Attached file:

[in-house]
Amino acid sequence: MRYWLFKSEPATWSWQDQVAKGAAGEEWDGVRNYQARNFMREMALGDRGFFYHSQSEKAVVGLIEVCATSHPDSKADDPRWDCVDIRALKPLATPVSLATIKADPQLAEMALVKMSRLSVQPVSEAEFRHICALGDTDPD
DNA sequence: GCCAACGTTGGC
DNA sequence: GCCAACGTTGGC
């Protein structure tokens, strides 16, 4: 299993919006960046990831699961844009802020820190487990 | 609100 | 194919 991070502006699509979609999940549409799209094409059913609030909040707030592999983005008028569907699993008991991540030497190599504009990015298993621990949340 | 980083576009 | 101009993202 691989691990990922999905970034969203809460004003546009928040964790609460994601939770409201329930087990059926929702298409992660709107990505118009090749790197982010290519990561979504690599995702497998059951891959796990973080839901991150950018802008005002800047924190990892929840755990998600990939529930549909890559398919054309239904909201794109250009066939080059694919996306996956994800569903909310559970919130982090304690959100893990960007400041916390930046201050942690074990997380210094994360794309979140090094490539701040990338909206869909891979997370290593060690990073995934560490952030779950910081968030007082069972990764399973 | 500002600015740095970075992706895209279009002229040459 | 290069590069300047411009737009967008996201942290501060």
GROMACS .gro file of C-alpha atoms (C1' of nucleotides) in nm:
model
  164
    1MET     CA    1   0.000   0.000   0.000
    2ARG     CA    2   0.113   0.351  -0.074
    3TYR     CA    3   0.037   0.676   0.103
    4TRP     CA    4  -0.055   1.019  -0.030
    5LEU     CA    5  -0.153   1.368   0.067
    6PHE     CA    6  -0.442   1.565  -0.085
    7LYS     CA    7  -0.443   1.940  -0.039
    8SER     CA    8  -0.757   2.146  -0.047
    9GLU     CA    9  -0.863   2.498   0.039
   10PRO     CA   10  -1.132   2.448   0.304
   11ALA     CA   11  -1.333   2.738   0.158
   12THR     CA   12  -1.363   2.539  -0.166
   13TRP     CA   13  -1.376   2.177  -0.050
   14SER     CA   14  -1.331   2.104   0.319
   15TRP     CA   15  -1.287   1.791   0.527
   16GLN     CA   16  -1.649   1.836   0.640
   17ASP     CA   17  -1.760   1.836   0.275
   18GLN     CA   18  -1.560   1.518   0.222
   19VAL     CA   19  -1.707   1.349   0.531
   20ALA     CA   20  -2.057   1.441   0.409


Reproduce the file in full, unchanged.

[in-house]
Amino acid sequence: MRYWLFKSEPATWSWQDQVAKGAAGEEWDGVRNYQARNFMREMALGDRGFFYHSQSEKAVVGLIEVCATSHPDSKADDPRWDCVDIRALKPLATPVSLATIKADPQLAEMALVKMSRLSVQPVSEAEFRHICALGDTDPD
DNA sequence: GCCAACGTTGGC
DNA sequence: GCCAACGTTGGC
């Protein structure tokens, strides 16, 4: 299993919006960046990831699961844009802020820190487990 | 609100 | 194919 991070502006699509979609999940549409799209094409059913609030909040707030592999983005008028569907699993008991991540030497190599504009990015298993621990949340 | 980083576009 | 101009993202 691989691990990922999905970034969203809460004003546009928040964790609460994601939770409201329930087990059926929702298409992660709107990505118009090749790197982010290519990561979504690599995702497998059951891959796990973080839901991150950018802008005002800047924190990892929840755990998600990939529930549909890559398919054309239904909201794109250009066939080059694919996306996956994800569903909310559970919130982090304690959100893990960007400041916390930046201050942690074990997380210094994360794309979140090094490539701040990338909206869909891979997370290593060690990073995934560490952030779950910081968030007082069972990764399973 | 500002600015740095970075992706895209279009002229040459 | 290069590069300047411009737009967008996201942290501060």
GROMACS .gro file of C-alpha atoms (C1' of nucleotides) in nm:
model
  164
    1MET     CA    1   0.000   0.000   0.000
    2ARG     CA    2   0.113   0.351  -0.074
    3TYR     CA    3   0.037   0.676   0.103
    4TRP     CA    4  -0.055   1.019  -0.030
    5LEU     CA    5  -0.153   1.368   0.067
    6PHE     CA    6  -0.442   1.565  -0.085
    7LYS     CA    7  -0.443   1.940  -0.039
    8SER     CA    8  -0.757   2.146  -0.047
    9GLU     CA    9  -0.863   2.498   0.039
   10PRO     CA   10  -1.132   2.448   0.304
   11ALA     CA   11  -1.333   2.738   0.158
   12THR     CA   12  -1.363   2.539  -0.166
   13TRP     CA   13  -1.376   2.177  -0.050
   14SER     CA   14  -1.331   2.104   0.319
   15TRP     CA   15  -1.287   1.791   0.527
   16GLN     CA   16  -1.649   1.836   0.640
   17ASP     CA   17  -1.760   1.836   0.275
   18GLN     CA   18  -1.560   1.518   0.222
   19VAL     CA   19  -1.707   1.349   0.531
   20ALA     CA   20  -2.057   1.441   0.409